After the earthquakes and the ensuing demolition of hundreds of buildings in Christchurch, organizations like Gap Filler and Greening the Rubble sprang to life, creating temporary projects on cleared sites with mostly volunteer labor. Artistic creations and events entertained, united, and inspired a weary population, and continue to bring hope for what’s to come. The Dance-O-Mat is one of these creations. Another is at the future site of the new Central Library, where oversized green armchairs form a mini-park that visitors can enjoy until the new building is constructed. Outside the broken central cathedral, we find a blooming garden in the shape of a Maori meeting house. Street art is everywhere.
Although many of projects are created by volunteers and private organizations, local government has a hand in the work, too. “Our goal at Christchurch City Council was not to manage these projects but to enable them,” describes Nicholson. The council-funded organization Life in Vacant Spaces lubricates the wheels for project creators by negotiating with property owners and taking care of legal arrangements. The City Council also provides grants to fund projects directly. Community leaders want to make some of the gap-filling installations permanent, but that future is uncertain.
The people of Christchurch allowed themselves to dream big about the future of their city. Through the City Council’s Share an Idea campaign, residents posted more than 100,000 suggestions:
“Limit building height so the Cathedral spire can be seen over the rooftops, think Paris and all the monuments above the building skyline.”
“Te Reo Maori signs everywhere. No translations.”
“Narrower roads utilizing more space for gardens and buildings with reduced speed limit and traffic calming as standard.”
“Fairy lights. Trees. Fairy lights on trees…”
“The response was incredible.” says Nicholson. “We were able to incorporate community ideas into our plan, and an outpouring of public support helped us reach consensus within the City Council and get approval from CERA [the national government ministry in control of the recovery].”
If normally-reserved New Zealanders can come up with such exuberant, artistic, and participatory elements in their recovery, imagine what the wildlings of the SF Bay Area could do, especially if our local government is as supportive as Christchurch’s has been.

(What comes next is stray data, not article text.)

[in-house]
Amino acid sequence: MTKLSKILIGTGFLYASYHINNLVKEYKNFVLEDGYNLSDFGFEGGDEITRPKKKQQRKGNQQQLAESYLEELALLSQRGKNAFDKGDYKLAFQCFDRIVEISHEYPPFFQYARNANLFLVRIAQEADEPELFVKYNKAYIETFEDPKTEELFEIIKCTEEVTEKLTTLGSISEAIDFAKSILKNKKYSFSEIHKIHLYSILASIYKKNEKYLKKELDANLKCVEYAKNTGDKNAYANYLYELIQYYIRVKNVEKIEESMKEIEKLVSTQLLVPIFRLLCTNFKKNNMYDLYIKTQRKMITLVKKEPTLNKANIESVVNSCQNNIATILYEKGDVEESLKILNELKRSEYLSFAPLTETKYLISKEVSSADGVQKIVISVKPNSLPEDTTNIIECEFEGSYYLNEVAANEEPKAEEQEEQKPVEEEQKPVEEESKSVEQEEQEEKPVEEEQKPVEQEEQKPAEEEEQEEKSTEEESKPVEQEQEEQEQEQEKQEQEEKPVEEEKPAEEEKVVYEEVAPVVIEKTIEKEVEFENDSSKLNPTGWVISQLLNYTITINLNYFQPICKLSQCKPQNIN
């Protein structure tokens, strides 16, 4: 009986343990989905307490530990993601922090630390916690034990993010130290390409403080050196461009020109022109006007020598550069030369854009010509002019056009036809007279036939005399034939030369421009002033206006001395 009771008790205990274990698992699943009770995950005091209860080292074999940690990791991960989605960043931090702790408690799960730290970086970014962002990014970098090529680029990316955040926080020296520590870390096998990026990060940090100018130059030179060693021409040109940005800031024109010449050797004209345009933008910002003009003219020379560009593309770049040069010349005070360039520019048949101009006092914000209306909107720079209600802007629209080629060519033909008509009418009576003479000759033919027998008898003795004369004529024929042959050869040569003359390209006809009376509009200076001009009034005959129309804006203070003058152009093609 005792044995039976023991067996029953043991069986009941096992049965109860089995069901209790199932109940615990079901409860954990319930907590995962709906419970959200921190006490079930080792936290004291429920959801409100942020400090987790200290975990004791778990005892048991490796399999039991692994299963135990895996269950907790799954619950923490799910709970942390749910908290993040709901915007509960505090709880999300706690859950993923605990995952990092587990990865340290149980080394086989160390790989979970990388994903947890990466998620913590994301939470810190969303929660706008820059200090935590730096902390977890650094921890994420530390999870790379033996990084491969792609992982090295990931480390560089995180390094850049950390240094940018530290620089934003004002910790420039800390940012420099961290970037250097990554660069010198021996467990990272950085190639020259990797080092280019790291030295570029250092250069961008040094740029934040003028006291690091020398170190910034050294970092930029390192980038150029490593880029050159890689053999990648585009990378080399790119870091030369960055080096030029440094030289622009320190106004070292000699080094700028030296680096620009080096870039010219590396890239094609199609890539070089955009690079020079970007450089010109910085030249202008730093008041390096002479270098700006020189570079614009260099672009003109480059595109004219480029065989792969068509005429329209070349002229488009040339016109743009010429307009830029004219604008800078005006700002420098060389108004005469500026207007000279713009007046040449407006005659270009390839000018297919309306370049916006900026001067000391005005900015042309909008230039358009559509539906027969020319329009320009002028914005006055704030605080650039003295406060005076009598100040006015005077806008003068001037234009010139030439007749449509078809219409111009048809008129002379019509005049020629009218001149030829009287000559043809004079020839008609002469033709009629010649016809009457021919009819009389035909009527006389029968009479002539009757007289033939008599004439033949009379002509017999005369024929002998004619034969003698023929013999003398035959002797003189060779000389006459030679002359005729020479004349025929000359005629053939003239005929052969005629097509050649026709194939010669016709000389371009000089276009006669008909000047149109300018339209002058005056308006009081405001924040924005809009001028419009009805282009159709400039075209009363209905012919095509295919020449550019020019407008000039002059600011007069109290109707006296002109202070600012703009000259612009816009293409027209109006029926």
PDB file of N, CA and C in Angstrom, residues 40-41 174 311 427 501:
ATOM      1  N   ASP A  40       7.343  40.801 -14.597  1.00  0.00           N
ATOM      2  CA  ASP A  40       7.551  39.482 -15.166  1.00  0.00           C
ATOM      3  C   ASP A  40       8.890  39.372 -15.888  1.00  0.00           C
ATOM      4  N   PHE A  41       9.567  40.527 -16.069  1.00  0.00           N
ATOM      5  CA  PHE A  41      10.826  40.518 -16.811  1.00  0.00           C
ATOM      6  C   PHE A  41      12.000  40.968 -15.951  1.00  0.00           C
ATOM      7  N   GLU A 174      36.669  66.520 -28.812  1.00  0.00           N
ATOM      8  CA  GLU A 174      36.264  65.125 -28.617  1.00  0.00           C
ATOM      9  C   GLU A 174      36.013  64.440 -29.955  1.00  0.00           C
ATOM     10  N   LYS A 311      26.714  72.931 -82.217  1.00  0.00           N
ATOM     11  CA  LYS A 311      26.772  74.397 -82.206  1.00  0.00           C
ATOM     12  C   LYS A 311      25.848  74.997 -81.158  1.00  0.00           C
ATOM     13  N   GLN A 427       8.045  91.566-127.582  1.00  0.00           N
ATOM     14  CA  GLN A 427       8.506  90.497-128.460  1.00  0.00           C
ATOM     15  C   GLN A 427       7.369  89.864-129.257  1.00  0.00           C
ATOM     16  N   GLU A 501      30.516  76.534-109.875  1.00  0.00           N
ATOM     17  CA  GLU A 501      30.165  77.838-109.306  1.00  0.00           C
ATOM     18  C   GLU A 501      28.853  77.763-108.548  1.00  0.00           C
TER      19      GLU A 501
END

Our city will never be the same again.
The 2010–2011 earthquakes changed Christchurch in the most basic, physical ways: “after the earthquakes, there are parts of our city that are a full meter lower than they were before,” says Nicholson. Some springs stopped flowing; others were created. The banks of the river widened. Earthquakes do, after all, reshape continents.
Christchurch will never be the same city it once was. Many buildings, including historic ones, are gone forever. Some parts of the city are barely recognizable because the lines of sight are so different. The rebuilding plan hopes to create a greener, more accessible, more bike- and transit-friendly new city; it does not try to reproduce the old one.
One loss stands out. In what Nicholson calls a “strategic retreat,” an entire swath of the city, designated the Residential Red Zone, will not be allowed to rebuild. Authorities decided it was too dangerous or too expensive to rebuild or repair houses in this area. The national government purchased almost 8,000 residences here and demolished the homes whether they were damaged by the earthquakes or not. We visited this Crown-owned land: once a typical neighborhood, now ghostly pock-marked streets with rows of empty lots waiting silently to become something useful again. We did not see any of the dangerous squatters mentioned in news reports.
What does it mean for a population to live through this kind of experience together? Do their eyes sparkle just a little differently, do they hug their kids just a little tighter, knowing the fragility that underpins their modern life?Many thousands lost their homes. They grieve what once was, and some of them still flinch every time a truck goes past. But people also feel more connected to their community and neighbors, and proud of their ability to cope. As outsiders in Christchurch, we were struck by a sense of quirkiness, excitement, innovation and entrepreneurship in the city that we didn’t notice elsewhere in New Zealand.
The changes that the Bay Area’s Big One brings won’t be reversible. You never raise the city back up that meter. Our collective consciousness will carry around memories of the quake and its aftermath forever, for better or worse. Christchurch offers us an impressive story of community resilience, an effective mix of top-down and grassroots leadership. Their recovery has been long and messy and painful and even a little bit beautiful — ours will be too.